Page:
I chose this book because I found the premise very intriguing and mysterious which is not what I normally go for. I’m more often found reading something comedic or romantic fiction so this was a step outside of my comfort zone for me and at first I was a little disappointed. When I was younger I would also delve into the worlds of science fiction so I was expecting something more along those lines, assuming that the reason that the novel was telling her life was supernatural especially as according to the description the novel just ‘appears’ but that was not the case. So yes, I was a little bit disappointed when I first started reading. But that expectation and disappointment unfortunately lead to some confusion. Because I was looking for the usual themes and tropes that one would find in a Sci-Fi novel and not finding them I couldn’t get a grasp on how the novel worked. Different voices are portrayed from different times and slowly they converge towards the middle of the book. But each chapter doesn’t tell you who’s voice you are hearing, just the rough date from which it comes. Once I cast off my preconceptions it was much easier to get along with. Once I stopped thinking about what the novel could have been or the way I wanted it to be it was much easier to enjoy the story it actually was.

The story is, as the description says, it is about a woman who finds a book on her bedside cabinet but she has no idea who put it there and as she begins to read it she realises that someone has written a book about a dark period in her life, a period that she has never spoken to anyone about and, as far as she knew. she was the only person alive who knew about it. The book follows both her struggle with finding the author and controlling the fallout from the implications of the novel as well as the following the writer and their motivations and fight to ruin Catherine’s life. What I liked in particular about this novel was that facts and connections are introduced slowly, just dropped into the narrative as if they are unimportant but then are repeated, making it a little more obvious each time. At first I found this annoying as we knew very little so it was just the same hints over and over but nothing to give you any clarification of the thoughts running through our protagonists’ heads. But as the story develops and more connections are made it becomes clearer but not clear. It’s a typical ‘answers leaving you with more questions’ scenario.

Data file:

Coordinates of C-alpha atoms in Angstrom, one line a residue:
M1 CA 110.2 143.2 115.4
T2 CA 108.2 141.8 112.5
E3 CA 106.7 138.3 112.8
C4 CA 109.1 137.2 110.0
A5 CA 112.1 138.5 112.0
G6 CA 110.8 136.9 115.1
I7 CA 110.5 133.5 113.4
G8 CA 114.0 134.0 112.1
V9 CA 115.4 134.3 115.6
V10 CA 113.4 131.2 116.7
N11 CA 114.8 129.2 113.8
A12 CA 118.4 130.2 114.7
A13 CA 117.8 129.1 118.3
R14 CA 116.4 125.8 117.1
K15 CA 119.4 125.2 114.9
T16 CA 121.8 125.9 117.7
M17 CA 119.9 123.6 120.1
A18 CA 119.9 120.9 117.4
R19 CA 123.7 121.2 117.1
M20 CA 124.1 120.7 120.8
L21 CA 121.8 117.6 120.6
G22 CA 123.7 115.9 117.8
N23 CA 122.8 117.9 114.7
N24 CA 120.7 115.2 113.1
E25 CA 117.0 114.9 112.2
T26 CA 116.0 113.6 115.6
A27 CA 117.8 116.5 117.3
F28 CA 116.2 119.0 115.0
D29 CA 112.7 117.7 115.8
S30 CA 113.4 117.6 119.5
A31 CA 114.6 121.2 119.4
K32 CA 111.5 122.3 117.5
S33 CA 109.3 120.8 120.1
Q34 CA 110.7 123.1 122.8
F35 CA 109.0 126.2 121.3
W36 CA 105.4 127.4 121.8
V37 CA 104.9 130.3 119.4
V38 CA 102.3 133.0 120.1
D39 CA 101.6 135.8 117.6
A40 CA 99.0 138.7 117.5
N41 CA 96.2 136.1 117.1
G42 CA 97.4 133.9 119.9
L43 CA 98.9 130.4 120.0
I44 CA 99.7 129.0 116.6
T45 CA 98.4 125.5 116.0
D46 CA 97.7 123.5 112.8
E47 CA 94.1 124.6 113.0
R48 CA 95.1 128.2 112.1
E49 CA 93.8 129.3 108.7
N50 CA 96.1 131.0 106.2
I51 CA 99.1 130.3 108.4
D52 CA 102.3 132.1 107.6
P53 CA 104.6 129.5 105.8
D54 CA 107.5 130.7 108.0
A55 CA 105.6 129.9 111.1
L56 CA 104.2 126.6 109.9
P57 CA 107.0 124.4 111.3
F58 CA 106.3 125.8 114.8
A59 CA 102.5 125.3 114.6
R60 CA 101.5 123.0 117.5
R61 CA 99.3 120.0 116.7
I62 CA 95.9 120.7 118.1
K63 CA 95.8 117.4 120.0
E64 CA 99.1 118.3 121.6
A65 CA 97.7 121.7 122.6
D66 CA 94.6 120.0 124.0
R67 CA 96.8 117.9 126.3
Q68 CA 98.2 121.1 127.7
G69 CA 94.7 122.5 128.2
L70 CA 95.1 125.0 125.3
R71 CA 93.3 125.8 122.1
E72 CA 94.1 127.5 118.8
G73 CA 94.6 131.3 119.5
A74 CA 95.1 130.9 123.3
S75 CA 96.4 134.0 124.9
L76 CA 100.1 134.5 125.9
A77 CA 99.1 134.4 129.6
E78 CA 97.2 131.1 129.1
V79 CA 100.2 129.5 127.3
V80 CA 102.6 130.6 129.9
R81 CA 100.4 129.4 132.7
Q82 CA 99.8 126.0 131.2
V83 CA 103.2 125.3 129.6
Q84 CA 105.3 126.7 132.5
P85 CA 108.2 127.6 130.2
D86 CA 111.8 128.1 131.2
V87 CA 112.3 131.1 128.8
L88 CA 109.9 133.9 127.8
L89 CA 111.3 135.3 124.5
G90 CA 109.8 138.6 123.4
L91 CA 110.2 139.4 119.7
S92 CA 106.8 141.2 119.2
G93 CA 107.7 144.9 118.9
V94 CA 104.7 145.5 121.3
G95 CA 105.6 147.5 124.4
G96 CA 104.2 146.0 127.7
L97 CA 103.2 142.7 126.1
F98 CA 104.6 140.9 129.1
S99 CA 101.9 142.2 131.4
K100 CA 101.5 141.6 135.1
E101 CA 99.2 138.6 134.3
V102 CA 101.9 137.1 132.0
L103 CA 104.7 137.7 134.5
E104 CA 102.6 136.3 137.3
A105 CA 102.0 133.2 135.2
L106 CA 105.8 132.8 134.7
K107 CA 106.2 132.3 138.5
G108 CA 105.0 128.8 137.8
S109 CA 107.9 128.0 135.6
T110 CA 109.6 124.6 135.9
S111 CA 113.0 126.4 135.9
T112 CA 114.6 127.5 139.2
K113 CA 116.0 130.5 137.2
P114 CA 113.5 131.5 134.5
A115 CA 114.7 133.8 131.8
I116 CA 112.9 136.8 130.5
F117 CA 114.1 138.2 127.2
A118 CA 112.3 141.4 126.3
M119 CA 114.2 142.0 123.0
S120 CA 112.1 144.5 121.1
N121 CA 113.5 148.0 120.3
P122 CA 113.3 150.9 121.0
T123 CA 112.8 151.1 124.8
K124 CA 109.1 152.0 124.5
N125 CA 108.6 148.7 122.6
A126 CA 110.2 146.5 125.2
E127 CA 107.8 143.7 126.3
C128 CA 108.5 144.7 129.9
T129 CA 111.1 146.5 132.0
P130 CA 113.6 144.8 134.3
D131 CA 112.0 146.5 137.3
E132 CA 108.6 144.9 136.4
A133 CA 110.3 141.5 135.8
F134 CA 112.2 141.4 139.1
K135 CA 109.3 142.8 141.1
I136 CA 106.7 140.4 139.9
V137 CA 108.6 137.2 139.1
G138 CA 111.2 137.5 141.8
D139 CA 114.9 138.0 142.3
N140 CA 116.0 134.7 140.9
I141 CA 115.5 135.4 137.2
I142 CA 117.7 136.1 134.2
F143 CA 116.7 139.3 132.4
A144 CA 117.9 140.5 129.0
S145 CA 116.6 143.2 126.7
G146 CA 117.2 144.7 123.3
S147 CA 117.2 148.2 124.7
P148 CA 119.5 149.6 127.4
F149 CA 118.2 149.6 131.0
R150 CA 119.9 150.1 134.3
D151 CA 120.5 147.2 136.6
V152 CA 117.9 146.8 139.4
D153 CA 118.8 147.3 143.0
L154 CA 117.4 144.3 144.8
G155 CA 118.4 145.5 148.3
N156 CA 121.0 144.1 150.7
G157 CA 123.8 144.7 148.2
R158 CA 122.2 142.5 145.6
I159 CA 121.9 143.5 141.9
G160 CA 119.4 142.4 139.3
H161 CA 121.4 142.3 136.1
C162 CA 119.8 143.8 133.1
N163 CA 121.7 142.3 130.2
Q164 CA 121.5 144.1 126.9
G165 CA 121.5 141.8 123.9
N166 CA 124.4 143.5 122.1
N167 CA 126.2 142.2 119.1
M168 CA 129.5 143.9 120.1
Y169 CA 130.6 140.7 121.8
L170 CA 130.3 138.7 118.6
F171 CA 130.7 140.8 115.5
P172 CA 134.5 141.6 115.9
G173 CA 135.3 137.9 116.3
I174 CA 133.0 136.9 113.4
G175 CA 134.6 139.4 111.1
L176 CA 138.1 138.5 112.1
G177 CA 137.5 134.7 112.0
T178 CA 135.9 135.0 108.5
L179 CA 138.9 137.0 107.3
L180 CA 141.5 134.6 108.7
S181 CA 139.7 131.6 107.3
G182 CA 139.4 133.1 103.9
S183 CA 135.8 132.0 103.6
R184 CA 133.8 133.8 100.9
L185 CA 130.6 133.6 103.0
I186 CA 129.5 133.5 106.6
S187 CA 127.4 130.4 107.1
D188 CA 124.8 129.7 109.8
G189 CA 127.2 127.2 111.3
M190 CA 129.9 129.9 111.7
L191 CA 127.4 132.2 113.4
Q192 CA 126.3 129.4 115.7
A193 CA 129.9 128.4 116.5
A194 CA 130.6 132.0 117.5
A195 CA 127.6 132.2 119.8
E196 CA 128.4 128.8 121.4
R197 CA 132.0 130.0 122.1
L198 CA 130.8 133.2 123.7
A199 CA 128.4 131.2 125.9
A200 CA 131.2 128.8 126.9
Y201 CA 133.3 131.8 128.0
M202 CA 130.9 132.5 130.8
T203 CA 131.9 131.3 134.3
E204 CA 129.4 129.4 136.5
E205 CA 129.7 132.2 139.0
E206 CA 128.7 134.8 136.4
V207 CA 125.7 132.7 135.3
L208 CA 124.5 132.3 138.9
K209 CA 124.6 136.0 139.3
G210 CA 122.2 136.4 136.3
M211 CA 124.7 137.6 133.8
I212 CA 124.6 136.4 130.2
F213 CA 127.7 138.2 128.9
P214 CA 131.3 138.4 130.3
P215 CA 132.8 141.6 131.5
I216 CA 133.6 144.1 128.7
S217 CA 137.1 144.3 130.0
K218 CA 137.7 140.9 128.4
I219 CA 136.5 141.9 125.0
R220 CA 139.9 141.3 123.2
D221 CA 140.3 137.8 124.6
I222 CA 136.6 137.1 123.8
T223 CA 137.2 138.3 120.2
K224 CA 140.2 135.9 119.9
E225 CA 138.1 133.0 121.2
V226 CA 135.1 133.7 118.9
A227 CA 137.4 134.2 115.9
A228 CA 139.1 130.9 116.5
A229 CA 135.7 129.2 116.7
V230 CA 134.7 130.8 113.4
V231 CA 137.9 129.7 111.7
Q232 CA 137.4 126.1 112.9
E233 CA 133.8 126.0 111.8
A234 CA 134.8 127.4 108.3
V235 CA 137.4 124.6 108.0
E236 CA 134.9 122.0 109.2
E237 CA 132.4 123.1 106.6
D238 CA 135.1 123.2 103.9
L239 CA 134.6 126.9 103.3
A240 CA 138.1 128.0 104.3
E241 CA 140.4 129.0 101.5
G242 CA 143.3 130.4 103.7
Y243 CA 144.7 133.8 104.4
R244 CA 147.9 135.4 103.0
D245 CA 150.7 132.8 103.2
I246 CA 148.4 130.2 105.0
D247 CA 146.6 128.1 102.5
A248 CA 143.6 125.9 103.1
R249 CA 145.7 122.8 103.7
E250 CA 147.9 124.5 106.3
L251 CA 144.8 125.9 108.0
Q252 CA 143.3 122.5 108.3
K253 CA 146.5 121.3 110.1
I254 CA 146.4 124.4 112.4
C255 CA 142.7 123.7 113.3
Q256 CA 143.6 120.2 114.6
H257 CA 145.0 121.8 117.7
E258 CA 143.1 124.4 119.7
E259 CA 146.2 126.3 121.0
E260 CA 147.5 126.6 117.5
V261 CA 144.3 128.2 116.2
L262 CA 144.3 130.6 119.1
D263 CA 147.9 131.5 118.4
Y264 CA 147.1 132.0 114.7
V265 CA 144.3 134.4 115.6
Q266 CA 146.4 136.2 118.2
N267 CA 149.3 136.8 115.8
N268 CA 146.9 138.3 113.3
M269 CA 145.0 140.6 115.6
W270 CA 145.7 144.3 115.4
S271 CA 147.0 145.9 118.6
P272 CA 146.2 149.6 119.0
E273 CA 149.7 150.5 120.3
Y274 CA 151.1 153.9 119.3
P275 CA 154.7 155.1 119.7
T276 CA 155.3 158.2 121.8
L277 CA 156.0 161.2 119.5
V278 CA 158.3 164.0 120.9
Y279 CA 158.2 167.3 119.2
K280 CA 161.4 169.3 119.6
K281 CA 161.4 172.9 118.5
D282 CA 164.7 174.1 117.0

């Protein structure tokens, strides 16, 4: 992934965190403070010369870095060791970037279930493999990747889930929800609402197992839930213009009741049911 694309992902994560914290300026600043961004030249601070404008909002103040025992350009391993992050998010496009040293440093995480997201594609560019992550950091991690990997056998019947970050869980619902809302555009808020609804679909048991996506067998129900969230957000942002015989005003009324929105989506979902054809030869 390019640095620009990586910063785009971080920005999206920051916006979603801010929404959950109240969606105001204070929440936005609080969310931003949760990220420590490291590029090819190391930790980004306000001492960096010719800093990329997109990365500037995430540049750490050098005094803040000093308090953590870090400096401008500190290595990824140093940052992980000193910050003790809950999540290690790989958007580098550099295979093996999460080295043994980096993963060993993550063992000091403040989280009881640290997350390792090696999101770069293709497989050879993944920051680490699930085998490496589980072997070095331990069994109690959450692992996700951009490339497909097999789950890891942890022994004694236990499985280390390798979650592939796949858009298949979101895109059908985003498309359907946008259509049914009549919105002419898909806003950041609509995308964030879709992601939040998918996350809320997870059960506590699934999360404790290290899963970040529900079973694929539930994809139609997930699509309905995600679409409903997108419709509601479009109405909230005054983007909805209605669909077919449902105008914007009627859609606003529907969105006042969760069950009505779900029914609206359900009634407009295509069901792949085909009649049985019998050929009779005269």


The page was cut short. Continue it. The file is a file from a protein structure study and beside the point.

But what I found interesting is that as the reader you get sucked into the lives of the characters, it is easy to see how the novel encourages you to take sides which can change at any moment depending on the developments that arise because there are effectively three stories here. Catherine’s, The author’s and the story itself ‘The Perfect Stranger’ that winds up on her bedside cabinet. So as their narratives develop, excerpts from the novel are given to us and the voices of people long since dead are revealed the perspective shifts, our understanding of events shifts. And I’m ashamed to admit it is far too easy to get swept along by ‘The Perfect Stranger’ without considering how much of it is fiction. I can honestly say that the twists and turns taken by the novel took me by surprise more often than not and I am one of those annoying people who prides myself on always knowing what’s going to happen next. But for me this novel was a bit like The Sixth Sense, you don’t see it coming but when you look back, when the characters look back, you realise the clues were all there.

Considering that I started out quite coldly towards this novel, struggling to pick it back up (That’s why it’s been so long since I’ve posted and for that I apologise) by the end I was quite invested and ended up staying up half of the night to see how it concludes. Mystery novel are not normally something I’d go for but based on this novel I might try another should one come up. I would recommend you try this one even if like me it is not what you’re used to, but if you do, prepare to commit yourself to it and stick it out to see where it goes. I guarantee it’s not where you’d expect it to. If you liked the sound of it and think it’s right up your alley then keep an eye out for it in April 2015!

Then you can let me know what you think!

 
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Posted by on December 16, 2014 in Literature Review